“There’s an important difference between letting go and giving up,” said Johann Huleatt, Woodcrest’s media coordinator, who sat in on the interview. “That we let go of our will, so to speak, and let nature or God play out, but don’t give up. That’s the point of this book … Feel encouraged, carry on, don’t succumb to an attitude of ‘my life’s a failure and I just want to die.’”

The art of dying

The nation is approaching a new and uncertain era as the baby boomer generation hurtles toward old age. A generation whose ethos espoused eternal youth and did its level best to maintain it — with some success; decades ago anyone over 60 was considered pretty much over the hill but these days sexagenarians are not usually thought of as “old” — now is facing the reality that they, like their parents, grandparents and ancestors before them, won’t live forever. How can boomers use this book to help them through that, Arnold was asked.

“We have to joyfully accept that our younger years have gone by and we have to make the best out of what we have,” he said, stressing that service to others was the key to staying happy.

Also important for people of all ages, said Arnold, is to not isolate older people from the young. While the dispersing of extended families has been a lamentable trend of modern society, at the Bruderhof, special efforts are made to keep old and young together. The community’s children visit several local nursing homes as part of the community’s omnipresent outreach efforts.

“Young people, they’d better pay attention and start learning what it means to take care of an old person,” said Arnold. “Basically what you’re doing when you’re helping an old person is community service — paying back to society, isn’t it? If you want to educate a young person, have that person spend time with old people.”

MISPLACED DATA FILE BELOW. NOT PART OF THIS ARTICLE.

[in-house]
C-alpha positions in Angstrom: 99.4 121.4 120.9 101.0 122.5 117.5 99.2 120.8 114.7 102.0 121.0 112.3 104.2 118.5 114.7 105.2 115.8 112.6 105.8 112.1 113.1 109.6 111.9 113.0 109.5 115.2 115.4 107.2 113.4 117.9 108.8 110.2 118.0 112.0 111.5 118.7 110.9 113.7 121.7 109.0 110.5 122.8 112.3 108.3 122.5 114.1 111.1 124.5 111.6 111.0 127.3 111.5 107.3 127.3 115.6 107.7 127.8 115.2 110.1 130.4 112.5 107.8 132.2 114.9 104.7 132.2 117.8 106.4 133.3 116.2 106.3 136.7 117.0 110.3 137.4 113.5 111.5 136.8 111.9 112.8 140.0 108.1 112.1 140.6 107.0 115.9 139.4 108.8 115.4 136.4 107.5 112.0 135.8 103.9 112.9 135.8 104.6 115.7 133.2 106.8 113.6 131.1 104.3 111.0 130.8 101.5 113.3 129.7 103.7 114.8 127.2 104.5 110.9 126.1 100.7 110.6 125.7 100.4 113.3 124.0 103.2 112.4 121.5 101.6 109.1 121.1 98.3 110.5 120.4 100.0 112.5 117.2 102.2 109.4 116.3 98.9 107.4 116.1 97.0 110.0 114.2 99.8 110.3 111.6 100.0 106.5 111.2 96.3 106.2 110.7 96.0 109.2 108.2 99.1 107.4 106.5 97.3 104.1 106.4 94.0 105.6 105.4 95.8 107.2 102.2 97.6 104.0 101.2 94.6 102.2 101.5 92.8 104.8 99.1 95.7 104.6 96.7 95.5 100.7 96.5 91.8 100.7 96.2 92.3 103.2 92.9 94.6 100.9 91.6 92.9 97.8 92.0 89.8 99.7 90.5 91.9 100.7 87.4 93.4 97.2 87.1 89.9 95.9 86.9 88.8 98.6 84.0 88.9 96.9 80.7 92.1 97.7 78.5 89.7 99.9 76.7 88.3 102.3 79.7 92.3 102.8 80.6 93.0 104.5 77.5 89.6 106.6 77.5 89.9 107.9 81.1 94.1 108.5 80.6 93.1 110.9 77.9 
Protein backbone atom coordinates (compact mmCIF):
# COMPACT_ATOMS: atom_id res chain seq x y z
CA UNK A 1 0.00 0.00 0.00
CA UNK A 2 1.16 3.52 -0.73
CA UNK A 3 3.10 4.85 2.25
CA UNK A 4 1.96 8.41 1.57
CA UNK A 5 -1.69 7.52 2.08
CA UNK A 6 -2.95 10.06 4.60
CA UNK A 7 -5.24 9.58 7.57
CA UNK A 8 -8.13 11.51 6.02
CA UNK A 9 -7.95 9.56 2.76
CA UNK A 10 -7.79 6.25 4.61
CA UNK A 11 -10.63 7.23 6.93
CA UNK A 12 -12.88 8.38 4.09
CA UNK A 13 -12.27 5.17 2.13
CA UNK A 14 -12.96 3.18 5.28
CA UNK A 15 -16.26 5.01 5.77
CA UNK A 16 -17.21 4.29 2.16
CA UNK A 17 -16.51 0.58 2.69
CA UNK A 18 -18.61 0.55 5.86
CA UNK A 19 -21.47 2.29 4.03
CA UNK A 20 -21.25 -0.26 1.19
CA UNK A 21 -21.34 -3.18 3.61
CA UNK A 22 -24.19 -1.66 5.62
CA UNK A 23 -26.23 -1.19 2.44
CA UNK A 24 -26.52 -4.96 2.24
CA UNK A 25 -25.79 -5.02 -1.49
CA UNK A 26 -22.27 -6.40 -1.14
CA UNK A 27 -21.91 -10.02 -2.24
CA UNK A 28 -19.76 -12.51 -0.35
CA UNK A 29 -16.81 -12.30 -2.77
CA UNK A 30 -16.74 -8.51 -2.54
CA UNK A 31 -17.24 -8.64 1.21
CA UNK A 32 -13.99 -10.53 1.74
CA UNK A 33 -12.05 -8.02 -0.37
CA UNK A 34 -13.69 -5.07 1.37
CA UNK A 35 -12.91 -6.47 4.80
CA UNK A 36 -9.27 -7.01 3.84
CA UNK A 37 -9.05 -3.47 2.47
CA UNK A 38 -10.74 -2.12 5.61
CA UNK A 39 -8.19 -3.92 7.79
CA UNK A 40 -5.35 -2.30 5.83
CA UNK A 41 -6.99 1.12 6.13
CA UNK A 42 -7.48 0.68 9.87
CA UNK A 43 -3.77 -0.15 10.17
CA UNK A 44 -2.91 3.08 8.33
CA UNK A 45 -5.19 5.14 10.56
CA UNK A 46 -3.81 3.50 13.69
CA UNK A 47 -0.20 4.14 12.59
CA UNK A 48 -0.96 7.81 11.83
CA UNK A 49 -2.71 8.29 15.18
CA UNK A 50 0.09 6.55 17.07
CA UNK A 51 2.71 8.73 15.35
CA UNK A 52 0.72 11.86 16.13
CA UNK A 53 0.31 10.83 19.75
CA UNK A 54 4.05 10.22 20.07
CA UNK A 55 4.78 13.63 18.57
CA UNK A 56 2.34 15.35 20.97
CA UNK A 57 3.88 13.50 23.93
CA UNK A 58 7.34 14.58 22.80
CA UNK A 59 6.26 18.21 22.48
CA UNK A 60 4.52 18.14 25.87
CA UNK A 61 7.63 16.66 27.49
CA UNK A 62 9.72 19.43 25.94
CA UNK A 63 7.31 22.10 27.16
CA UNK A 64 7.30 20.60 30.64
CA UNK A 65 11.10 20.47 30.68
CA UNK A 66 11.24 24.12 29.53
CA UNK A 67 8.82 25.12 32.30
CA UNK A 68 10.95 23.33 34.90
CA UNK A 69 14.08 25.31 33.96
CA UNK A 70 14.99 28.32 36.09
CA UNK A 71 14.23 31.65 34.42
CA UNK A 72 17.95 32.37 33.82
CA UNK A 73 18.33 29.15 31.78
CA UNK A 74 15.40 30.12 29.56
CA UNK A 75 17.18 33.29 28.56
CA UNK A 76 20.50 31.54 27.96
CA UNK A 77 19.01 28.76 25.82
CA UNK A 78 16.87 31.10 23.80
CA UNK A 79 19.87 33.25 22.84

“Too many people don’t take the time to listen,” the pastor added. “If you go to an old-age home … you see all these old people and they are keen, like we all are, that someone sits down and says, ‘Hey, tell me what you experienced in your lifetime. I want to learn from you.’ That has a healing effect, you see, that recognition, on the talker and the listener. Don’t you think so?”

Arnold is a Christian pastor from a long line of pastors — his grandfather, Eberhard Arnold, founded the Bruderhof in Germany in 1920 and his father, Johann Heinrich Arnold, was a pastor as well. So the book is clearly written from a faith-based perspective, but not everyone believes in God. How do people who don’t believe in a “next world” and who fully expect their consciousness to end when their lives end?

“Those people, especially, need the reaching out of a hand. In my introduction, I describe that we are all hiking on a trail towards a goal and we need to help one another. The more we help one another, the more it enables us to get to that goal. … This walk starts at our birth and ends at our death. … The value of our lives will be determined by how did I help my neighbor when he stumbled, when he was not able to continue. Did I reach out a hand and reassure that person that he was going to be OK?”

“We all understand love,” added Huleatt.

“I hope it starts a conversation,” said Arnold of his book as the interview wound down. “I hope it gets people to realize, ‘Hey, in order to survive, we need one another. Let’s stop living isolated lives … let’s help each other out!”

Free copies of the book are available by visiting up until the book’s Nov. 1 publication date.